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The earthquake and the waterbed

June 29, 2006

Are you one of those people who used to sleep in a waterbed?


I am. The waterbed I slept in from age 7 to 17 looked just like this one. My brother had one and so did my mom. Mom’s was super sweet – it had two stacks of drawers and puffy leather siderails. It was the antedote to insomnia, at least while I was a kid.

Mom seemed to associate waterbeds with a certain level of class – we could afford more than just a mattress. This was in the early eighties, so I guess we can excuse some of this.

When we moved from Kentucky to Portland in 1987, the waterbeds came with us. I was well aware of all the water -and weight- that went into each of our beds, and I was a little freaked out by the notion of all three of our waterbeds weighing down on the second floor of our cheapy apartment out on Sandy Blvd. On my very first night sleeping in the waterbed, I awoke to shaking and was completely convinced it was an earthquake. We knew that one danger of moving to the west coast was earthquakes, and I thought for sure we’d be fated to having our first night in Portland end up with us buried underneath our crazy waterbeds following a major quake. Of course it wasn’t the case. It was just some shaking caused by the semis thundering down Sandy Blvd. during the night.

What’s your waterbed story?

4 Comments leave one →
  1. July 3, 2006 7:15 pm

    It’s funny that you said that your “Mom seemed to associate waterbeds with a certain level of class.” My associations are pretty much the opposite. For me, waterbeds are a relic of the late 1970s to late 1980s. I associate them with ubiquitous leafy, hanging plants, dim lights, velvet artwork and wafting cigarette smoke mixed with a hint of pot smoke. There’s an animal smell in the air, too. My own experience: Just as you get a good rhythm going, a wave rolls back the wrong way — like a speed bump that comes to you — and interrupts the good thing you’ve got going on. And then there’s the feeling and accompanying sound that makes it feel like you’re sleeping on plastic sheets…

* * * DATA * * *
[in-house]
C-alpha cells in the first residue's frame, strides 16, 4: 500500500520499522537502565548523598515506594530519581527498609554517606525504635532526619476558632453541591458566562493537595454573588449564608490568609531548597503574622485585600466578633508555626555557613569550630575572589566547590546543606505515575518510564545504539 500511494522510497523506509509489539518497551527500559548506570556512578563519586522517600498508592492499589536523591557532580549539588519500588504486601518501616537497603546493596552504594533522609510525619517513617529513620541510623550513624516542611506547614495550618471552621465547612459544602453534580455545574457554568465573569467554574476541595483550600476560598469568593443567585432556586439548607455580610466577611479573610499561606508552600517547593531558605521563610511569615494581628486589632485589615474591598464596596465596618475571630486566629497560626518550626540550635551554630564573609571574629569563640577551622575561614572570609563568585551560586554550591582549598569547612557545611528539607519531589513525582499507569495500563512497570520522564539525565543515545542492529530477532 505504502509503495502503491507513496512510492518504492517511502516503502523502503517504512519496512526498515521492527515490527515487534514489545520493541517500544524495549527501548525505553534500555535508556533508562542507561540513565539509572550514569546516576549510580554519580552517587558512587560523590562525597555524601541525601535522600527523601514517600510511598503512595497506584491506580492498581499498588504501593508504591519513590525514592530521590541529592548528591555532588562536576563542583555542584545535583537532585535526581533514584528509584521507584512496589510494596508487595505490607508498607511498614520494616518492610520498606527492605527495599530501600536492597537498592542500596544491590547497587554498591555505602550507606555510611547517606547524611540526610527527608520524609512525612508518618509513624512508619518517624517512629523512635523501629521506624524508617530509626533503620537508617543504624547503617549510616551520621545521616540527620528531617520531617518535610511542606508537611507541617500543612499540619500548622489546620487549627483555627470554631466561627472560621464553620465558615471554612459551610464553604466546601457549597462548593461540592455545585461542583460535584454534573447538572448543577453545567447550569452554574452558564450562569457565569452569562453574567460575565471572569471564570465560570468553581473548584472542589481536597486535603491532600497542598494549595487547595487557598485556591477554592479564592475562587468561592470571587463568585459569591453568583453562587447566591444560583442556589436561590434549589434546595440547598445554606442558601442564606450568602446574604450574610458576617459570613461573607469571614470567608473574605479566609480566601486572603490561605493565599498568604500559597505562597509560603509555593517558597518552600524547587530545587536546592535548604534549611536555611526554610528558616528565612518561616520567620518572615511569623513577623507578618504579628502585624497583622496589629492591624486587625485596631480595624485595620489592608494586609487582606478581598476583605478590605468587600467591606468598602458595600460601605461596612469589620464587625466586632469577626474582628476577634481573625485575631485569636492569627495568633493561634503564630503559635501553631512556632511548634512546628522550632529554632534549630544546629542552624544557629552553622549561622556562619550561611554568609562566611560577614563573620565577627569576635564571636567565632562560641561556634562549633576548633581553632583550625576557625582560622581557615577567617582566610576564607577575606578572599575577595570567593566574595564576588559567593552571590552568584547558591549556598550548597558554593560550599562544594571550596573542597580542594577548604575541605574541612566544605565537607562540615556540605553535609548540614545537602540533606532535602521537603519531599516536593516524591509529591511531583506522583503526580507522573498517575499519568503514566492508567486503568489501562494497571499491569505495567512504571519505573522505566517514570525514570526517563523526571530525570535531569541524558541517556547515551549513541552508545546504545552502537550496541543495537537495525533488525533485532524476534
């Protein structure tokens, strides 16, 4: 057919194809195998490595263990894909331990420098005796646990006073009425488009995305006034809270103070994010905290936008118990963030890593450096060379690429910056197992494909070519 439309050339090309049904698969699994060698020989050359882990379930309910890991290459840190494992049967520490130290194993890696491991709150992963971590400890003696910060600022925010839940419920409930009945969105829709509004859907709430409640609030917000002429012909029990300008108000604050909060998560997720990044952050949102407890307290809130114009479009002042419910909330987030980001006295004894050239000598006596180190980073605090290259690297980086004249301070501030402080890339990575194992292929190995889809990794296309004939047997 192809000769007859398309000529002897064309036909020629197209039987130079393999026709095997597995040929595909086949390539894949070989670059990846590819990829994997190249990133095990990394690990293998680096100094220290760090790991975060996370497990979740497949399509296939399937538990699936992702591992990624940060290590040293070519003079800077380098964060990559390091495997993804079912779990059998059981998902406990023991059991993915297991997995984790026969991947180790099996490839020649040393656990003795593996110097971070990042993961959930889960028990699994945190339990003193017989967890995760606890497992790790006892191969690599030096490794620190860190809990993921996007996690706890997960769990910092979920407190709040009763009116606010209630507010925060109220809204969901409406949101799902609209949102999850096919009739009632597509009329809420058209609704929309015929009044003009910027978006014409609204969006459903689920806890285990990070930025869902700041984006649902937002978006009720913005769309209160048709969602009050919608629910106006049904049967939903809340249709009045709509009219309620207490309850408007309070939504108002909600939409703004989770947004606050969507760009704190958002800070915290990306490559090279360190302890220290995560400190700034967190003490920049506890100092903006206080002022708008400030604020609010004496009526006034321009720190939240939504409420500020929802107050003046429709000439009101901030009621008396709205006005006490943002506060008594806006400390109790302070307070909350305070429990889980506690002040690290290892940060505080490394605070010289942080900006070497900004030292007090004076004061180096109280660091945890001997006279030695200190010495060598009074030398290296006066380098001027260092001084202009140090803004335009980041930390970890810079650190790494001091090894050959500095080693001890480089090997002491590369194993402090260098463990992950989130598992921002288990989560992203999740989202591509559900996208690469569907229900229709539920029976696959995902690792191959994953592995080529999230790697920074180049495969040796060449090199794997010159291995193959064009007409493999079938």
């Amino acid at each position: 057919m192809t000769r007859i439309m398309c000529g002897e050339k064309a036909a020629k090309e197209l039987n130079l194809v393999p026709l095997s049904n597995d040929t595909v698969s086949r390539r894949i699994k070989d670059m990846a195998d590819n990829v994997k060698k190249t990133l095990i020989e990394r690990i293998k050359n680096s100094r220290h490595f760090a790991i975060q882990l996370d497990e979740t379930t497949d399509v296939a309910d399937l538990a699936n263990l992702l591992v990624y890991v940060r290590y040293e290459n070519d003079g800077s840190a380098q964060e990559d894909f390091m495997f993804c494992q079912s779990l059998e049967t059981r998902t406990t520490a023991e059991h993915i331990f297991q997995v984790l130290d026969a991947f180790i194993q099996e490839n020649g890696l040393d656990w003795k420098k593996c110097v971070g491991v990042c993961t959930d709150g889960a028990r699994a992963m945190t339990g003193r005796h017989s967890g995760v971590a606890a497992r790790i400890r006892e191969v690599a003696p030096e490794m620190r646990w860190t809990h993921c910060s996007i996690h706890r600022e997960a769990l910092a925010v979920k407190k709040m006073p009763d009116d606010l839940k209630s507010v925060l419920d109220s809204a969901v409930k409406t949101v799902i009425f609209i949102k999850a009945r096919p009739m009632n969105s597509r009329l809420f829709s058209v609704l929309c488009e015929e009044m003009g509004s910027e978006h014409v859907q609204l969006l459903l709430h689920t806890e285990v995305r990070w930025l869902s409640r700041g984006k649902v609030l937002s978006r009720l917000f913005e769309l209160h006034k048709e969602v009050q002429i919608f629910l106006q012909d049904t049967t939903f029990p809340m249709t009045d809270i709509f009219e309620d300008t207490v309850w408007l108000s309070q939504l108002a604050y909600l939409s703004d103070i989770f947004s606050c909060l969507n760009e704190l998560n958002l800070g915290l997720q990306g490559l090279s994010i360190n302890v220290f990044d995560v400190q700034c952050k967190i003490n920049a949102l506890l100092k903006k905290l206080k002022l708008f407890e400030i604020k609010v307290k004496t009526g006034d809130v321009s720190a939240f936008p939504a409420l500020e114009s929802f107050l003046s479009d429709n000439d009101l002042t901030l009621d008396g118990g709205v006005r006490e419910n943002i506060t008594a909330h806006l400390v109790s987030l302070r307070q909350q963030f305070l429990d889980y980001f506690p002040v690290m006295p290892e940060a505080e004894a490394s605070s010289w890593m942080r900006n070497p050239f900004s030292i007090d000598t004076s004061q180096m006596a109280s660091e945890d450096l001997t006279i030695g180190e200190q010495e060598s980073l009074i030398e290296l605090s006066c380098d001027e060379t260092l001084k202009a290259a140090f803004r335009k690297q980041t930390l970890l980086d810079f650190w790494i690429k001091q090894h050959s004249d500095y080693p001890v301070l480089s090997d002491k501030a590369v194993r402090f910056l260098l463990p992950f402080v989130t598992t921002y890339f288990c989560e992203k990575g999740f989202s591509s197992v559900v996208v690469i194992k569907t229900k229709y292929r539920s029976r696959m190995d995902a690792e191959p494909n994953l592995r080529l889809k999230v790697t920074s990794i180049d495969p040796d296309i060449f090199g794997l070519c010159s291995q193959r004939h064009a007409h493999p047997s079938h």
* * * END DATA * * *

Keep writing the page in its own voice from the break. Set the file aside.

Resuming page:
2. July 11, 2006 12:00 am

    I own a waterbed in my highschool years. I think it was my older stepbrother’s waterbed.
    I recall having up to 9 drunken people on that waterbed some nights. Eventually the heating element died on it but instead of replacing it I just stacked 2-3 layers of bedding on it, which reduced the “kick back” effect Steve referred to.

    The fondest memory was the night that K and I stripped of all the bedding and poured baby oil all over the plastic mattress and got naked. Baby oil does NOT come off plastic easily, but it was, oh, so worth it!

  3. November 10, 2009 9:16 am

    how long the waterbed heater to use? because a friend of mine, she had disposed her waterbed bec there’s something wrong with the heater. She ask me about that but I don’t have any idea.


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